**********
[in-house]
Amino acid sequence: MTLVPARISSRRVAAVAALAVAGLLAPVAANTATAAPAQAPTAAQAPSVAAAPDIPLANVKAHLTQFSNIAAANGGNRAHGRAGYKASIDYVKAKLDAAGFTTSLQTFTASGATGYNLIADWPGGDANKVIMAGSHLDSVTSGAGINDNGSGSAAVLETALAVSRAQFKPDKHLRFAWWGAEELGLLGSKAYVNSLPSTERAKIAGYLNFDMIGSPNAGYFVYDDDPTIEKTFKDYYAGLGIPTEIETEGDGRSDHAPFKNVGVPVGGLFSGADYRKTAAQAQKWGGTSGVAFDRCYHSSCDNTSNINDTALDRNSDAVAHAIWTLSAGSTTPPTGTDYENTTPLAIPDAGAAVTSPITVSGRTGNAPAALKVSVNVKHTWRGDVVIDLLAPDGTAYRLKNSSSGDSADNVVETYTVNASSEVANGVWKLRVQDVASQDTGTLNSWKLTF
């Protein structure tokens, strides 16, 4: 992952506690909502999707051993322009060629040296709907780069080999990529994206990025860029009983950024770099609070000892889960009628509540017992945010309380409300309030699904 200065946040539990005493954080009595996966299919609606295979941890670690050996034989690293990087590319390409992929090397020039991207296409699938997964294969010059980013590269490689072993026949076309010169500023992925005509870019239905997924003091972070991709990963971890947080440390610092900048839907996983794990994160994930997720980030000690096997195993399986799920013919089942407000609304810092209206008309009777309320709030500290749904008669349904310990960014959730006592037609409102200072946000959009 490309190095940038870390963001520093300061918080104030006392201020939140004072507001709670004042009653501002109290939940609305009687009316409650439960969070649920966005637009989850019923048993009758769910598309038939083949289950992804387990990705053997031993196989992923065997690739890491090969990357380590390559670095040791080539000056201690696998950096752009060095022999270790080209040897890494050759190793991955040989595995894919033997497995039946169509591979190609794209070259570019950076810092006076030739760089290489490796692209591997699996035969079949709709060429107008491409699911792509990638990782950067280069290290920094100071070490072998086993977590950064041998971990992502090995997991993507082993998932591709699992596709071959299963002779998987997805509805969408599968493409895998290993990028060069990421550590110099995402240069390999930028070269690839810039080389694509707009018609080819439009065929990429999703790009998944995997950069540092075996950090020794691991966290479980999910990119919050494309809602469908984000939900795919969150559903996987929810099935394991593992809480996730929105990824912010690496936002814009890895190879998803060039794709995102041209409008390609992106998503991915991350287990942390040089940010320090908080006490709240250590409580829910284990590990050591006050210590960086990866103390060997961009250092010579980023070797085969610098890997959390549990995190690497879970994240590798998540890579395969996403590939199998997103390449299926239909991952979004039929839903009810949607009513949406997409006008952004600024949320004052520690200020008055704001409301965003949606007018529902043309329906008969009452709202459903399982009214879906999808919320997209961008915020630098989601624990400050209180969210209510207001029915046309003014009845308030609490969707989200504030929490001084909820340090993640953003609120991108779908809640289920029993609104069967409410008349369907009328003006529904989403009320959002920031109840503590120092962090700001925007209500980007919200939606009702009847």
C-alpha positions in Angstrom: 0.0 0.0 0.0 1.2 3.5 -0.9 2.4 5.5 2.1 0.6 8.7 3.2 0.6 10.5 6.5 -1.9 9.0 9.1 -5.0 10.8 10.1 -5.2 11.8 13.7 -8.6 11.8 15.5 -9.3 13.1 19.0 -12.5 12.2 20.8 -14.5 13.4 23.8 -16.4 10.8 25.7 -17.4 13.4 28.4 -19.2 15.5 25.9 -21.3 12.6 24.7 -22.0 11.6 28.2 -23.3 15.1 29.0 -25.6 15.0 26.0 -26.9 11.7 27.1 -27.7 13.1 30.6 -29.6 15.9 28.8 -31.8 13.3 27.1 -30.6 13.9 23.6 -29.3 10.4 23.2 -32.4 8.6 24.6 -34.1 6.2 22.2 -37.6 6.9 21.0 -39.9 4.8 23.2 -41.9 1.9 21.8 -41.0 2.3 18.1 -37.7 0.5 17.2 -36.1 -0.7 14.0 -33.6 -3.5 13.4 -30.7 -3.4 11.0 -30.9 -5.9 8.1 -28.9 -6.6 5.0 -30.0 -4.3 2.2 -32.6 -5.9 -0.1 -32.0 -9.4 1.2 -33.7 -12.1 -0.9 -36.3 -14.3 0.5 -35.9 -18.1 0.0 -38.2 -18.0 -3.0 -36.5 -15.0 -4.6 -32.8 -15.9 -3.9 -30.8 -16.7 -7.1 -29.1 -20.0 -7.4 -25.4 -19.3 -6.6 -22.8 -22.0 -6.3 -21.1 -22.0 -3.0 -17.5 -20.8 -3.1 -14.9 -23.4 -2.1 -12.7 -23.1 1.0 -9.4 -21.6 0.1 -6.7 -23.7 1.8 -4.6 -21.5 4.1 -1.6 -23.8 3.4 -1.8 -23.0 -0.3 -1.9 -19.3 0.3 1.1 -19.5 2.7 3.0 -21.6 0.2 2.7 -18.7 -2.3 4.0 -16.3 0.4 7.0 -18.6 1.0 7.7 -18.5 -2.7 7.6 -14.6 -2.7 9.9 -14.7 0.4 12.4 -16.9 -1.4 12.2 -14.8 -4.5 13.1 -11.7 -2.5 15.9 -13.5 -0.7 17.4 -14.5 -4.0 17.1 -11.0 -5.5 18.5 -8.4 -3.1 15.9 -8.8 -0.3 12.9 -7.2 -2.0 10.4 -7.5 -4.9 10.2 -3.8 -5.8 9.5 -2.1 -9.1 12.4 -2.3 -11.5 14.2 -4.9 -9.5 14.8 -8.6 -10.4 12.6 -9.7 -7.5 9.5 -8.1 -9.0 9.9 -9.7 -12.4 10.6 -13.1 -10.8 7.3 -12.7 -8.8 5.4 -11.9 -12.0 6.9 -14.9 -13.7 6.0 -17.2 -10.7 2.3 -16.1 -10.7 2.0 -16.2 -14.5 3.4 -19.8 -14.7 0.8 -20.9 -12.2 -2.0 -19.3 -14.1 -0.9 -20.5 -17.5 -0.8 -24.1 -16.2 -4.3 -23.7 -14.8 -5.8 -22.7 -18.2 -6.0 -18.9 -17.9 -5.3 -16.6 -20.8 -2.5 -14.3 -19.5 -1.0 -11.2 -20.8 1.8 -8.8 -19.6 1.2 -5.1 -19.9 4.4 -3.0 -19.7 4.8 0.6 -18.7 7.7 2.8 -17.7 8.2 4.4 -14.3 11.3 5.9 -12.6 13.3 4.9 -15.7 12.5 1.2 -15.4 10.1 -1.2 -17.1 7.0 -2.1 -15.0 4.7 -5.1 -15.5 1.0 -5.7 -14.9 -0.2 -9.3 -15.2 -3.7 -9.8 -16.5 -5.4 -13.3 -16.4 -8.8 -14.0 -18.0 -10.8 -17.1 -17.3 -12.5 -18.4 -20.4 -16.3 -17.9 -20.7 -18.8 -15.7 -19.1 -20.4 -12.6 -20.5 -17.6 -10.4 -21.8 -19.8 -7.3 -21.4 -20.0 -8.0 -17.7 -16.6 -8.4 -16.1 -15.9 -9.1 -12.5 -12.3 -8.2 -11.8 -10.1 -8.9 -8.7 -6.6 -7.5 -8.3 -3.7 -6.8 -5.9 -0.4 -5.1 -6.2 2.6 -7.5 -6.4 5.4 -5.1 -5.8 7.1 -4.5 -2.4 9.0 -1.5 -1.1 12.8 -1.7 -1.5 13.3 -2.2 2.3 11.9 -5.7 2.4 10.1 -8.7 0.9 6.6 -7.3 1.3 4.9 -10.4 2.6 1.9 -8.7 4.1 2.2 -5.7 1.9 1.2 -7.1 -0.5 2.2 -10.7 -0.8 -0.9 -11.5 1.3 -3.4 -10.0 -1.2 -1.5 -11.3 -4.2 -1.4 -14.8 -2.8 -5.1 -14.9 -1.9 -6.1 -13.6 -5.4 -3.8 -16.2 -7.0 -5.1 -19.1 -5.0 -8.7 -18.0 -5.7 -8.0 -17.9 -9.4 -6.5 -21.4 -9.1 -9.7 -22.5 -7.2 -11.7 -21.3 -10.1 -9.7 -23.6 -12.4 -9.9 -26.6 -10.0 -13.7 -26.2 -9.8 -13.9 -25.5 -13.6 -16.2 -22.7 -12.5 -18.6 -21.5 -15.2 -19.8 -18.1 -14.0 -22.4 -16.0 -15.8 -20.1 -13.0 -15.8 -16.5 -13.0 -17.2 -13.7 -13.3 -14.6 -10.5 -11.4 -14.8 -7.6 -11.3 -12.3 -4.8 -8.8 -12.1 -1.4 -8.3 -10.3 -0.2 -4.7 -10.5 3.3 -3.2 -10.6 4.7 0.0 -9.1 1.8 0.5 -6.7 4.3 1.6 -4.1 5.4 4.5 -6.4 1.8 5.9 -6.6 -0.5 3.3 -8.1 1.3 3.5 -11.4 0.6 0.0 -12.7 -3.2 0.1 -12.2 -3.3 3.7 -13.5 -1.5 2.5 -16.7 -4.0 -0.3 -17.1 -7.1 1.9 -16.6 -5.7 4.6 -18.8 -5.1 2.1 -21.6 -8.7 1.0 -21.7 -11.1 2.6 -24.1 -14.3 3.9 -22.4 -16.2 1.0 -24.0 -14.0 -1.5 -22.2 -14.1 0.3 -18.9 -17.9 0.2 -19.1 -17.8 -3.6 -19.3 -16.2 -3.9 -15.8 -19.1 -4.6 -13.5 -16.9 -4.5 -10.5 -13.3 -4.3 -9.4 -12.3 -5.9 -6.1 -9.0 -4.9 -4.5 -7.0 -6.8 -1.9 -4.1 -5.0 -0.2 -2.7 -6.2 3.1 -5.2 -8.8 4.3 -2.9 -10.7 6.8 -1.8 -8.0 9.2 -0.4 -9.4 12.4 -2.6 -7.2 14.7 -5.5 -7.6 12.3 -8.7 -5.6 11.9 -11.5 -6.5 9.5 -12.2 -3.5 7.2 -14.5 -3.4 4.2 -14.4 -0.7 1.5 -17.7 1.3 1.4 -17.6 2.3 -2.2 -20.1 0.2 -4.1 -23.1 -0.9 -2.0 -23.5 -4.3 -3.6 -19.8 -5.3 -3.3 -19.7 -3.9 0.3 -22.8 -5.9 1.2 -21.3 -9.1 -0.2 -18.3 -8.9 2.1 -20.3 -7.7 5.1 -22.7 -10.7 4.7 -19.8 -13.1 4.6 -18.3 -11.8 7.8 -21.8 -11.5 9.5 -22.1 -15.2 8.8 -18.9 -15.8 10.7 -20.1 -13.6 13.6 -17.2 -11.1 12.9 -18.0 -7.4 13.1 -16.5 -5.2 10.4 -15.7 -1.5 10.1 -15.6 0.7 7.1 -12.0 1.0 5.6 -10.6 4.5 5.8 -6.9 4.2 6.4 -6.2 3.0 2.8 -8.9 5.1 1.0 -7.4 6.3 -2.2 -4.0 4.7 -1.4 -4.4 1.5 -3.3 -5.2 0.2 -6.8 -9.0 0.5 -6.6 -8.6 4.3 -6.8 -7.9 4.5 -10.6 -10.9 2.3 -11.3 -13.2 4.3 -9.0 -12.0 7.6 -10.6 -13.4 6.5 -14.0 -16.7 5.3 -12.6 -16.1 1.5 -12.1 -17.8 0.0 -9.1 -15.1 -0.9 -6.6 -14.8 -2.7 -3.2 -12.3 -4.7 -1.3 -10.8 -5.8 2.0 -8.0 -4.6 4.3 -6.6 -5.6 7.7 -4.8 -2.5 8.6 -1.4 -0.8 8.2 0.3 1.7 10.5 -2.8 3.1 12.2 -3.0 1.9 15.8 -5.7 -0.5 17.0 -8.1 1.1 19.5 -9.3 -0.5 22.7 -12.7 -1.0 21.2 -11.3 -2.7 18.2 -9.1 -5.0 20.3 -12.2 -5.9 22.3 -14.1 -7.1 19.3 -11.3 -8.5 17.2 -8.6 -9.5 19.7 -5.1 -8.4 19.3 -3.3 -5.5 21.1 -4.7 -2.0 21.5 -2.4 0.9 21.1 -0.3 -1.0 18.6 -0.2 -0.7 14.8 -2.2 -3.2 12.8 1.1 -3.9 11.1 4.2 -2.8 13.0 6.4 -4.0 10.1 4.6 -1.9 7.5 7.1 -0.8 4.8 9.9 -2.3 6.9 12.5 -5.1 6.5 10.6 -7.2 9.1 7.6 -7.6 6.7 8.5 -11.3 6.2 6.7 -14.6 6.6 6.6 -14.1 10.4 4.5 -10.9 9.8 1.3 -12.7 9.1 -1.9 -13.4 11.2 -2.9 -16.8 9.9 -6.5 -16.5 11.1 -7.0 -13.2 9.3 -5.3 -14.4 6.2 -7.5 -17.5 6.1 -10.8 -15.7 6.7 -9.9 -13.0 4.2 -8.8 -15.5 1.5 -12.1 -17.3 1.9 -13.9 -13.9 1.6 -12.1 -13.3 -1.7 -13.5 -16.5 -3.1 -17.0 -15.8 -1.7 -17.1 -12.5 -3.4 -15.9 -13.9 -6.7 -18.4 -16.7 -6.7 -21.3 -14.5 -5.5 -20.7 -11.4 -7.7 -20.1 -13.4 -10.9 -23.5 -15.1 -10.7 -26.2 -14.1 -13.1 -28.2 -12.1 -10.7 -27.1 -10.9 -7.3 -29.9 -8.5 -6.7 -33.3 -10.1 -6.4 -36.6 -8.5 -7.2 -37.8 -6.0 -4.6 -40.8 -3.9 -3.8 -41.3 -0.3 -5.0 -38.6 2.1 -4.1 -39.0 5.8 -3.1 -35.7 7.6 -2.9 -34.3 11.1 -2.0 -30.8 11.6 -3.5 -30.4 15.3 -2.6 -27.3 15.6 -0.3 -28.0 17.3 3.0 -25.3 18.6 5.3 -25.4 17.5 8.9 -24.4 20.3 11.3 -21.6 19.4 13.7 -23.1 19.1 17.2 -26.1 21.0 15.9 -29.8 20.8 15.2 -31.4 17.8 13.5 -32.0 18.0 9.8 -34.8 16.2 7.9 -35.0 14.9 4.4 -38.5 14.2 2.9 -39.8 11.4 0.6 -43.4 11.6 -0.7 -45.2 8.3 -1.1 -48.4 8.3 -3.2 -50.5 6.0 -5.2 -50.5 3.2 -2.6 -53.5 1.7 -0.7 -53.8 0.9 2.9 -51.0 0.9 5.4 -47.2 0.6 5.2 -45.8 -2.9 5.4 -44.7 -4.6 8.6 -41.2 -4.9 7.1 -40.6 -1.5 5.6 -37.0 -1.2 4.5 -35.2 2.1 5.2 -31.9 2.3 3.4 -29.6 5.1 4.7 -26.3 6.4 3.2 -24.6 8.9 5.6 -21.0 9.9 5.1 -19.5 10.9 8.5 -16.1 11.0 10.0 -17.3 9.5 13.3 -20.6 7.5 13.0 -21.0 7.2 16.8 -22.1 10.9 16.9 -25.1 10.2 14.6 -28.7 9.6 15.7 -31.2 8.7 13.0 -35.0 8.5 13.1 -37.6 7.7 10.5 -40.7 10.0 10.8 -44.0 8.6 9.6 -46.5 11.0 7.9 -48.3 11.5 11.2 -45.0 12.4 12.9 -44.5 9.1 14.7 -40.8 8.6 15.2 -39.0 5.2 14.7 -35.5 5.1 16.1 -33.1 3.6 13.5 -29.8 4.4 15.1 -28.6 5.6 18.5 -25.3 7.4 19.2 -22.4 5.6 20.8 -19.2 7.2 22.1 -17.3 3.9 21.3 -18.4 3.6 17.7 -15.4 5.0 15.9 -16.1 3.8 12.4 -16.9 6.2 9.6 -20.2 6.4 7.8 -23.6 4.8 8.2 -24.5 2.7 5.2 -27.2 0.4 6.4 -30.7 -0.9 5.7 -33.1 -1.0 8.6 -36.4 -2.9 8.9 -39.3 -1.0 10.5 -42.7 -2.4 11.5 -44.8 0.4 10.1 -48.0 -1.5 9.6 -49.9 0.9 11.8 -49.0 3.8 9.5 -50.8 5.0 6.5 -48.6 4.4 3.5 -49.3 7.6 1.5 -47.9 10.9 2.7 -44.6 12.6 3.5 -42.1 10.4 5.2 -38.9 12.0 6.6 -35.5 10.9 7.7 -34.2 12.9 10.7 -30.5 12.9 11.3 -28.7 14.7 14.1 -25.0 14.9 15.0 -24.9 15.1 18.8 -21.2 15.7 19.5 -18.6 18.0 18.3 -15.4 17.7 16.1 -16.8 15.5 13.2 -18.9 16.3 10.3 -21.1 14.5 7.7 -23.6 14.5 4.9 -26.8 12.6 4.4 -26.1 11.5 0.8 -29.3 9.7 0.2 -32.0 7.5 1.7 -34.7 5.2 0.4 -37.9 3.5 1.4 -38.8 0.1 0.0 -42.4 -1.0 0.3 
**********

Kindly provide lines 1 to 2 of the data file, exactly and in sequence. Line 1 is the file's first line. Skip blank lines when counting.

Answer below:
[in-house]
Amino acid sequence: MTLVPARISSRRVAAVAALAVAGLLAPVAANTATAAPAQAPTAAQAPSVAAAPDIPLANVKAHLTQFSNIAAANGGNRAHGRAGYKASIDYVKAKLDAAGFTTSLQTFTASGATGYNLIADWPGGDANKVIMAGSHLDSVTSGAGINDNGSGSAAVLETALAVSRAQFKPDKHLRFAWWGAEELGLLGSKAYVNSLPSTERAKIAGYLNFDMIGSPNAGYFVYDDDPTIEKTFKDYYAGLGIPTEIETEGDGRSDHAPFKNVGVPVGGLFSGADYRKTAAQAQKWGGTSGVAFDRCYHSSCDNTSNINDTALDRNSDAVAHAIWTLSAGSTTPPTGTDYENTTPLAIPDAGAAVTSPITVSGRTGNAPAALKVSVNVKHTWRGDVVIDLLAPDGTAYRLKNSSSGDSADNVVETYTVNASSEVANGVWKLRVQDVASQDTGTLNSWKLTF